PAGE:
Pentagon’s Alleged "Operation Copper Green"



There appears to be little doubt now that US Foreign Policy with respect to Iraqi and other prisoners was formulated by Rumsfeld (also famous for his victory over the FDA in getting aspartame approved) probably with Ashcroft's counsel and at least tacit (Bush has declared publicly that he "doesn't read"[sic]; sometimes Bush has been caught on camera pretending to read, however, the camera - as indicated in my avitar - usually catches him with strangely disoriented reading materials) approval of GW Bush.

Should Rumsfeld be sacked?

I personally would like to see Rumsfeld placed in goal along with Ashcroft, both preferably nude, in regulation hoods (green hoods with "copper" draw strings might be a nice touch), and poses . . .

Ideally Ashcroft's "kneel" days could be MWFSun while Rumsfeld's "kneel" days would be TThS. In keeping with Geneva Convention "kneel" days would then alter on the following week with Ashcroft kneeling on TThS, Rumsfeld on MWFSun, and so on . . .
How a secret Pentagon program came to Abu Ghraib.
Issue of 2004-05-24
Posted 2004-05-15
The roots of the Abu Ghraib prison scandal lie not in the criminal inclinations of a few Army reservists but in a decision, approved last year by Secretary of Defense Donald Rumsfeld, to expand a highly secret operation, which had been focussed on the hunt for Al Qaeda, to the interrogation of prisoners in Iraq. Rumsfeld’s decision embittered the American intelligence community, damaged the effectiveness of élite combat units, and hurt America’s prospects in the war on terror.

According to interviews with several past and present American intelligence officials, the Pentagon’s operation, known inside the intelligence community by several code words, including Copper Green, encouraged physical coercion and sexual humiliation of Iraqi prisoners in an effort to generate more intelligence about the growing insurgency in Iraq. A senior C.I.A. official, in confirming the details of this account last week, said that the operation stemmed from Rumsfeld’s long-standing desire to wrest control of America’s clandestine and paramilitary operations from the C.I.A.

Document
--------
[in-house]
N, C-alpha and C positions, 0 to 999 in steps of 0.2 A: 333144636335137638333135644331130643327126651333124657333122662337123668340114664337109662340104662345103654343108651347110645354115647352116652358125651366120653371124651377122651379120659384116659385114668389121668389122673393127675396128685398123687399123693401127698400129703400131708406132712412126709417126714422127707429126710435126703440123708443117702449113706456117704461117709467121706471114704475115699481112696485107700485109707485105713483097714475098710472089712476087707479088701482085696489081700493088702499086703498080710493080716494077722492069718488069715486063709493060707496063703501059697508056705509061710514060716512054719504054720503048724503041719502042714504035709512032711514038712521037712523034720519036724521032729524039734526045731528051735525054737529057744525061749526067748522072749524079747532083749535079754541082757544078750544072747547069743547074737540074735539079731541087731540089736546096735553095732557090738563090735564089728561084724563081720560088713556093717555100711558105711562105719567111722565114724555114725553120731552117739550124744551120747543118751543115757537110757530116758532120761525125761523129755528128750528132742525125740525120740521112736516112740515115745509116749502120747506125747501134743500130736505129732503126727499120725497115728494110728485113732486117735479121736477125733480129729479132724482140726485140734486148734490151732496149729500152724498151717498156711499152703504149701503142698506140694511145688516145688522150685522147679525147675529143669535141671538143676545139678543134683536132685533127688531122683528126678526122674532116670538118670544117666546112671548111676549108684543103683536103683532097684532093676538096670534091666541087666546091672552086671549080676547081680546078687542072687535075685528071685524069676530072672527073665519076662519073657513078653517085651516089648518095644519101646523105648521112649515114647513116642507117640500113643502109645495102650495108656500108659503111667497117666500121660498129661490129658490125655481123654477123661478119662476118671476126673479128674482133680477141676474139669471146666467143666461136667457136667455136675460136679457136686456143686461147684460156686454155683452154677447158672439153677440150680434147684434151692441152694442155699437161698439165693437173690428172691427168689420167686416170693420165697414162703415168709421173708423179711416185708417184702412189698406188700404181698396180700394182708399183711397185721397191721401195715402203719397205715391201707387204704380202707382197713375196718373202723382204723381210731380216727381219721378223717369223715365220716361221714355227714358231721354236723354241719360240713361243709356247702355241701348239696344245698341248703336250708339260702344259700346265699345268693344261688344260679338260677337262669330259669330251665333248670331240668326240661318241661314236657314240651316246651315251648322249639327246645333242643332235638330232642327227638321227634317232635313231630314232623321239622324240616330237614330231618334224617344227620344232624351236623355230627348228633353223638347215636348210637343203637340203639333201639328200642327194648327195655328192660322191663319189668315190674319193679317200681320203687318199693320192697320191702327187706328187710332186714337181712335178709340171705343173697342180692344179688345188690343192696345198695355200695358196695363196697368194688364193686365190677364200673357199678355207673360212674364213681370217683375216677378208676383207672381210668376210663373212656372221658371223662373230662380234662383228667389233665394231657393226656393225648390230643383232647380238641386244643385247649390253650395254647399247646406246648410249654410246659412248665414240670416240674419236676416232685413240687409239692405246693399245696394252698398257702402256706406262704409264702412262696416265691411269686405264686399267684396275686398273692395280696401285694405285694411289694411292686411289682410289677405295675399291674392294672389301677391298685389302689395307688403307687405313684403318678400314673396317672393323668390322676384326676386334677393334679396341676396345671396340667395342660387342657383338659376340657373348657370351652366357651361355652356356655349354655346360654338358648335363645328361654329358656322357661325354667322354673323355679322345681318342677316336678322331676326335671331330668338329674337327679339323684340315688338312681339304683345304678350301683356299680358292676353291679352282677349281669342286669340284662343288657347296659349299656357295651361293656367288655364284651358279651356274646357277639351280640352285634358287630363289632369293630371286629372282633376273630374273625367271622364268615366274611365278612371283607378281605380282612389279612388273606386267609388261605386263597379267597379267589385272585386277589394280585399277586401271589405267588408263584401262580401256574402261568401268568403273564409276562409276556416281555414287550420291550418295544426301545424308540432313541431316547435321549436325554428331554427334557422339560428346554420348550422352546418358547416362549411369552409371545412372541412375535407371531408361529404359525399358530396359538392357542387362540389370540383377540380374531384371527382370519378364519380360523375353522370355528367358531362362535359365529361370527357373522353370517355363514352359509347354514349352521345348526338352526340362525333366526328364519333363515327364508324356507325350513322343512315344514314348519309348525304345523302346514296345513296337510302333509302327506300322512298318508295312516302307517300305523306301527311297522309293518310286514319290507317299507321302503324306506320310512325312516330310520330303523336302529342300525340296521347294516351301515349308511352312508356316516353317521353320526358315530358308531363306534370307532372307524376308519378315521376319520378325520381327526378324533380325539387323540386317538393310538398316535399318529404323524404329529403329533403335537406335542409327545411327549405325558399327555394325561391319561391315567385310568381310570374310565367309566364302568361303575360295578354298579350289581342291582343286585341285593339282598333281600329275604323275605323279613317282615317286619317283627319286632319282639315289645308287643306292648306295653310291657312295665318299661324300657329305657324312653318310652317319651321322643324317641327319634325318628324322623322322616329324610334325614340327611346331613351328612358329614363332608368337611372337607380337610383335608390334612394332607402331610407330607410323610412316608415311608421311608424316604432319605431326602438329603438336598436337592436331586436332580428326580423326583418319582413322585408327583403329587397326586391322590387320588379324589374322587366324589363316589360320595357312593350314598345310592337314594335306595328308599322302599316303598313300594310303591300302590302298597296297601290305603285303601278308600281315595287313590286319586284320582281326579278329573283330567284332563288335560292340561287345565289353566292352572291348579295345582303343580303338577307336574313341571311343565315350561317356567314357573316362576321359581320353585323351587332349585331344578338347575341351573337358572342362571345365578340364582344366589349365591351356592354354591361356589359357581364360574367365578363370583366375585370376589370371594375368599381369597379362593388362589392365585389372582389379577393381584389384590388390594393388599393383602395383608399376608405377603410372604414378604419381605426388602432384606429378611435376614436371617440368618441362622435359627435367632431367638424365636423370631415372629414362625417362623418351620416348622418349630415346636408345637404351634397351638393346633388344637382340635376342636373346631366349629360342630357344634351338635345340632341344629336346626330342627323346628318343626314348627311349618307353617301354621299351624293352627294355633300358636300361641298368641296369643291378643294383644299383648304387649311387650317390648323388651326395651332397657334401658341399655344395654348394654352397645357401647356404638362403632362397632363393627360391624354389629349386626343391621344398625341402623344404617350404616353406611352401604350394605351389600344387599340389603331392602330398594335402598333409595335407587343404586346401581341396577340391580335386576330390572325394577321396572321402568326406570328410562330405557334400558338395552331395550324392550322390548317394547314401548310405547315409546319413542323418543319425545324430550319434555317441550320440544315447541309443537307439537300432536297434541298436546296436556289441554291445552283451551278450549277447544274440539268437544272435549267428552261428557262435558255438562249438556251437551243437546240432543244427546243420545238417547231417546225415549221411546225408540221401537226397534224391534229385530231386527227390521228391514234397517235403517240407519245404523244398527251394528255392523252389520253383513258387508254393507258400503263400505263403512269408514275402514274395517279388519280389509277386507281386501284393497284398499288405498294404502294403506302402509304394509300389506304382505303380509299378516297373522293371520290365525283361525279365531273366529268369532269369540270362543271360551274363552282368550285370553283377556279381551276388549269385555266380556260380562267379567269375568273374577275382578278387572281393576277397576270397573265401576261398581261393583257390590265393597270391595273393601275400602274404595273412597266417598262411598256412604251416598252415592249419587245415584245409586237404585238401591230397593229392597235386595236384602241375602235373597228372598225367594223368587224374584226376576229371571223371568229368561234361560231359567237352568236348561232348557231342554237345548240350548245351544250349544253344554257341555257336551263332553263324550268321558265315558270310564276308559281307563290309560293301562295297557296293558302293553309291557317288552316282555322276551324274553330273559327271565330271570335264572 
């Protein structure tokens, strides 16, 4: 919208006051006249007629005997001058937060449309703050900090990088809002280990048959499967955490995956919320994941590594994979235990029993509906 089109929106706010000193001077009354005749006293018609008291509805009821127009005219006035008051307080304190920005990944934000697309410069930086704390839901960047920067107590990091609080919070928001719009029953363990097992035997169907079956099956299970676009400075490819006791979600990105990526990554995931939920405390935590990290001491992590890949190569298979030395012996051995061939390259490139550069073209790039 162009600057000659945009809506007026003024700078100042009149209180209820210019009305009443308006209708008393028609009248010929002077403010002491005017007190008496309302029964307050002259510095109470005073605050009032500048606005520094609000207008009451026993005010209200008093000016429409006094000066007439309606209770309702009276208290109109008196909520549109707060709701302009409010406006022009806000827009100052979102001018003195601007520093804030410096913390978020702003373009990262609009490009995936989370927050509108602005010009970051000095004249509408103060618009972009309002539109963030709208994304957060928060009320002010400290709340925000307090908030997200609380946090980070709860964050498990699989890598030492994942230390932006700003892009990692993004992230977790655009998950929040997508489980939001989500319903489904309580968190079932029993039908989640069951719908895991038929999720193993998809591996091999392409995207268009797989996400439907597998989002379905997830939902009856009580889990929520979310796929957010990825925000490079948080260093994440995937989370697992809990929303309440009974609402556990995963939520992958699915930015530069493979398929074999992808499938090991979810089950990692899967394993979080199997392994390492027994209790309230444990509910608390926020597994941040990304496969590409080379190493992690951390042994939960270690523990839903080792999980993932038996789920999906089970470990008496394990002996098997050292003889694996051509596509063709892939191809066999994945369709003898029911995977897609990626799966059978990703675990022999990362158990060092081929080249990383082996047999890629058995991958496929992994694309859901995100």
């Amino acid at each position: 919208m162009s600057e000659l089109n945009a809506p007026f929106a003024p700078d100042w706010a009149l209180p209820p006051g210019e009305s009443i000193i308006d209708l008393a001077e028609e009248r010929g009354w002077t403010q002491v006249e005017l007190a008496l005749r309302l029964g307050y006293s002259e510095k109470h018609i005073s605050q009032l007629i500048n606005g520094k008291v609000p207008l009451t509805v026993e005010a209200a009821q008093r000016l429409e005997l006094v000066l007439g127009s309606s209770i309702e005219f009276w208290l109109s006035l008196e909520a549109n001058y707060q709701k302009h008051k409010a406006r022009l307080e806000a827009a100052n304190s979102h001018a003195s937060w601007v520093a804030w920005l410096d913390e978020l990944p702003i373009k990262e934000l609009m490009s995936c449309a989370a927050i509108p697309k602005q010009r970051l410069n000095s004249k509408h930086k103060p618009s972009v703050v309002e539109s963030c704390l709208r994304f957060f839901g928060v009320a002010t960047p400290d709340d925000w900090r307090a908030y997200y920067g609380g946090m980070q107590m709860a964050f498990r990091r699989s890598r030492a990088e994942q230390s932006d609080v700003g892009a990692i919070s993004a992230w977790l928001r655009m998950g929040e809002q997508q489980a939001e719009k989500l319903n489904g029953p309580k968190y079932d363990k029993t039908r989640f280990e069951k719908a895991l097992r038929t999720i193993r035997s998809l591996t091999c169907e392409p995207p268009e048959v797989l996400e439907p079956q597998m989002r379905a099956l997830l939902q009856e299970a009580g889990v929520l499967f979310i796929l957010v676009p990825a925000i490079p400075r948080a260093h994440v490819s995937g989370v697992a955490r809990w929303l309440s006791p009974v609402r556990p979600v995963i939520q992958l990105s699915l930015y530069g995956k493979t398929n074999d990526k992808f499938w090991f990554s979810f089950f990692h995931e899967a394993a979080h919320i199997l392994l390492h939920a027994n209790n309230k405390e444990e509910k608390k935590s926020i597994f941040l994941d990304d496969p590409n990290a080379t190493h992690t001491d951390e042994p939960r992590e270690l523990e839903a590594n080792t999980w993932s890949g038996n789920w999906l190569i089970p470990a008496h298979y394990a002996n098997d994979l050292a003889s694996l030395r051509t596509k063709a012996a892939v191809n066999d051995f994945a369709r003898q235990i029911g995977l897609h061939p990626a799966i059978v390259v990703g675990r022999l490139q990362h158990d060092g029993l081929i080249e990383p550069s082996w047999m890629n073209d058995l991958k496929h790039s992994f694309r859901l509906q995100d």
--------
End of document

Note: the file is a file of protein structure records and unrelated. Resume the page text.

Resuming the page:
Rumsfeld, during appearances last week before Congress to testify about Abu Ghraib, was precluded by law from explicitly mentioning highly secret matters in an unclassified session. But he conveyed the message that he was telling the public all that he knew about the story. He said, “Any suggestion that there is not a full, deep awareness of what has happened, and the damage it has done, I think, would be a misunderstanding.” The senior C.I.A. official, asked about Rumsfeld’s testimony and that of Stephen Cambone, his Under-Secretary for Intelligence, said, “Some people think you can bullshit anyone.”(snip)
But a NEWSWEEK investigation shows that, as a means of pre-empting a repeat of 9/11, Bush, along with Defense Secretary Rumsfeld and Attorney General John Ashcroft, signed off on a secret system of detention and interrogation that opened the door to such methods.

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